Walk back down the stairs and at the bottom on the left is door that will lead you out to the town of 1880. There are 51 places to see on this self-guided tour and below are just a few of the places you will see along the way. A lot of the buildings will only allow you to the front door and from there you will looking through wire guards to see the set-up inside. The towns have areas that are in need of repair which is why they are blocked off to the public, even so, you still get a great experience of what the museum has to offer.

In 1852 two men by the names of Henry Wells and William Fargo came together and created a financial services company for the American West. They had originally presented the idea to American Express, but they didn't want to go to California, and as a result they created the company Wells Fargo and began serving the western frontier.

Wells Fargo, known for its red and gold Concord stagecoach, carried passengers and express across the country. This helped bring communities from across the region closer together. The stagecoach was guided by skilled drives and pulled by a team of four or six horses and would ride up to speeds of five miles an hour. There was a stop every twelve miles to change horses and every forty five miles there was a stop for passengers and drivers to stretch their legs and grab a bite to eat.

Continue the walk over to the Emporium and Doctor's office. 

Stairs going up to the Doctor's office are located on the side of the building. 

As you enter in to the Emporium you will find the various clothes, merchandise and medicine that was used during that time period. 

As you walk towards the back there is a small table with chairs that has a game board on it. This was also a place for people to gather, play games, talk or wait for their loved ones to finish with the doctor.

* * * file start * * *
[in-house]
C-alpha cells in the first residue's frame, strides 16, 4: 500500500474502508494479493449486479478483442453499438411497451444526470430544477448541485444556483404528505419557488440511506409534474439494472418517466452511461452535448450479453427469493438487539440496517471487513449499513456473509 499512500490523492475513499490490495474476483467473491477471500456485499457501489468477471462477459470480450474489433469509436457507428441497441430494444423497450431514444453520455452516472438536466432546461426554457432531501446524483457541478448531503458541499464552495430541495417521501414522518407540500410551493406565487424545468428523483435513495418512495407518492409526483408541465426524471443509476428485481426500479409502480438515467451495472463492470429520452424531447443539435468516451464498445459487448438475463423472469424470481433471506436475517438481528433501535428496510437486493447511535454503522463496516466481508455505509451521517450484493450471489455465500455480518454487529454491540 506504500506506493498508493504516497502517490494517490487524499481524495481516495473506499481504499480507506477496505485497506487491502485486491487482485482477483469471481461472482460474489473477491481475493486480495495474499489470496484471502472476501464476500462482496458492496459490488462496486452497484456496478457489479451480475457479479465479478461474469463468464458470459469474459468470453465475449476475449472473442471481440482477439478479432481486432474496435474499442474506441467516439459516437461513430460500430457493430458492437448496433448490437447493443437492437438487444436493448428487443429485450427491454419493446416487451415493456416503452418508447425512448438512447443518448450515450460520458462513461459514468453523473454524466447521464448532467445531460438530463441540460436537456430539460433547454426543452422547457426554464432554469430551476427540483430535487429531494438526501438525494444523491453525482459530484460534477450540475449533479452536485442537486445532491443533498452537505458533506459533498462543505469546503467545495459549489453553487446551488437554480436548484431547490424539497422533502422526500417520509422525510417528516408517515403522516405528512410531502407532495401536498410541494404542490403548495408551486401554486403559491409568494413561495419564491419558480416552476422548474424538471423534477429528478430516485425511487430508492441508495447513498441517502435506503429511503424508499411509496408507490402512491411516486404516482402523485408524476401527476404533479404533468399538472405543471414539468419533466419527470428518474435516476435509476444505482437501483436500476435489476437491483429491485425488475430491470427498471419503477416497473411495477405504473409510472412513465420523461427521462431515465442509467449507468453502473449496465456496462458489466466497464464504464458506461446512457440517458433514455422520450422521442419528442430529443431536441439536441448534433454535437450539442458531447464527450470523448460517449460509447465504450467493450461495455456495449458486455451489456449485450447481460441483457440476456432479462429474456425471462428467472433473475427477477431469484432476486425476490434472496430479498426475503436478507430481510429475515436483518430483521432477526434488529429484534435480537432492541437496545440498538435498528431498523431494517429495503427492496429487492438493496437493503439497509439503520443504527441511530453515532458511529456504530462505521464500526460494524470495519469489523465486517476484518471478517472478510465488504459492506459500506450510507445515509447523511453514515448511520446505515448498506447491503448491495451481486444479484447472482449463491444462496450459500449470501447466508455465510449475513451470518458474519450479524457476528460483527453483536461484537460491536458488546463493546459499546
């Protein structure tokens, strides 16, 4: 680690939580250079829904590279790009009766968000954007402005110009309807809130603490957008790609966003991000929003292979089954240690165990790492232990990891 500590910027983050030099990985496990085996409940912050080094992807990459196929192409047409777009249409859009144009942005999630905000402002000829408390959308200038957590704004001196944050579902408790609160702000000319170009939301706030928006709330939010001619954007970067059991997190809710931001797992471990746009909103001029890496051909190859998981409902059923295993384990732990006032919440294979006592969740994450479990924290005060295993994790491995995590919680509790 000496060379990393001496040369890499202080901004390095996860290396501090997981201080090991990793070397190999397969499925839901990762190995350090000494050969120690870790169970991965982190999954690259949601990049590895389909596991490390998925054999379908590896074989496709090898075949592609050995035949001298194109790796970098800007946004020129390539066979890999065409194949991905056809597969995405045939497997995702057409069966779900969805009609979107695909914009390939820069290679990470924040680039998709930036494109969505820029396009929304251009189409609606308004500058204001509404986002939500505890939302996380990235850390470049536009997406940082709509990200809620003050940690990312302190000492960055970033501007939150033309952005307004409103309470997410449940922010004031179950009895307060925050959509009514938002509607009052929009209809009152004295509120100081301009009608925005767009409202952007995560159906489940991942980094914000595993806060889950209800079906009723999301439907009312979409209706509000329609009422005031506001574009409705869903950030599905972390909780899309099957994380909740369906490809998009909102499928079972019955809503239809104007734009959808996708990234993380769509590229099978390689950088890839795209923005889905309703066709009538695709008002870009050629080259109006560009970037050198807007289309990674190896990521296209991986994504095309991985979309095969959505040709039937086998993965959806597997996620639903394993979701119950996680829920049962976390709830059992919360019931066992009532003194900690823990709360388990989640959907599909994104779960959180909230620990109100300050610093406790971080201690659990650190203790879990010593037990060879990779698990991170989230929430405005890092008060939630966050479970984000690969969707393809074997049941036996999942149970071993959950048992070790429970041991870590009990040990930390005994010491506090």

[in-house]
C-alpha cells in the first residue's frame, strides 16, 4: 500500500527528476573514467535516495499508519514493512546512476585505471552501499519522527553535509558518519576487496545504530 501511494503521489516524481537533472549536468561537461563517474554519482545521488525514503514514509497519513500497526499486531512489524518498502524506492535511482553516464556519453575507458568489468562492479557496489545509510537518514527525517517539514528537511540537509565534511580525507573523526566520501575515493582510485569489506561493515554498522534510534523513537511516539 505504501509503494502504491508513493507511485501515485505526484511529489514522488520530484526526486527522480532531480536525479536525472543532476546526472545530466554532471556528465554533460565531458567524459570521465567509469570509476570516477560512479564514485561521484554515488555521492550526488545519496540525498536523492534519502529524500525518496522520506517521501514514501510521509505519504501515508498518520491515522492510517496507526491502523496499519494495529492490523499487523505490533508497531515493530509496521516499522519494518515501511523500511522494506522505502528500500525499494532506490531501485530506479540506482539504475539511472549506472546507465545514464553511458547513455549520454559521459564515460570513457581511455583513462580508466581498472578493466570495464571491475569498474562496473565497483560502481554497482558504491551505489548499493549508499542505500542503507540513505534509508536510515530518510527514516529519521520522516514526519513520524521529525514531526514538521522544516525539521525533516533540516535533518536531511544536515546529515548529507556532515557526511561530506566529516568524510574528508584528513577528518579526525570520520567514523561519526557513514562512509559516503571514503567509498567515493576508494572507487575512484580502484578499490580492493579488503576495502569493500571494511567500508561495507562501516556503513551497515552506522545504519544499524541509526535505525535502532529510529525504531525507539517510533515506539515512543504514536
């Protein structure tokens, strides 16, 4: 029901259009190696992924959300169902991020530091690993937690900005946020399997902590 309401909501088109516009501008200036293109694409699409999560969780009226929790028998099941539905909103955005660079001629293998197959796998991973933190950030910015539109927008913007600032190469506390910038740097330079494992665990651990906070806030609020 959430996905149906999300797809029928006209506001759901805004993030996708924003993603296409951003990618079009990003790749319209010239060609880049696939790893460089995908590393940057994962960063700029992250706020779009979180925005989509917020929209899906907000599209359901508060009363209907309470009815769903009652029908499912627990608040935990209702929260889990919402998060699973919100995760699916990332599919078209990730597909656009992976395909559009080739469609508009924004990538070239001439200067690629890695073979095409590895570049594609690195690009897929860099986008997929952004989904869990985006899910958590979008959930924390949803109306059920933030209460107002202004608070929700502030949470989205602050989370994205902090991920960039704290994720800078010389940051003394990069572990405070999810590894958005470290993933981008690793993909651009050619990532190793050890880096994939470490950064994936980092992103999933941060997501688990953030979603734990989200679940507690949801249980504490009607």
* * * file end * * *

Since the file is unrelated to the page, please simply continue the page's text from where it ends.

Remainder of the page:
Next to the table are stairs that go up to the second floor which is where the Doctor's office is located. As you climb the stairs you will see a small waiting area that also has a bed, which was often used by the Doctor. The area also includes a check-in desk, medical equipment and an examination room with an examination table. 

As in most towns during that time period the Doctors were required to carry a black bag that had everything they would need to make a diagnosis and cure the illness. They would often ride hours if not days out to homes and farms to attend to the sick. It was also a time when a simple illness could lead to death because medical treatment wasn't easily available.

A building that is still seen today is the Hotel. A small establishment that provided lodging to travelers passing through. 

This would also provide a common area for people to gather, socialize and enjoy a meal all in one location. As you look around you will see the narrow steps that lead up to the second floor where the rooms were, a kitchen where meals were prepared, a cash register that was used as well as the key boxes where room keys were kept as well as notes for the guests. In today's hospitality industry this Hotel would be known as a Bed and Breakfast.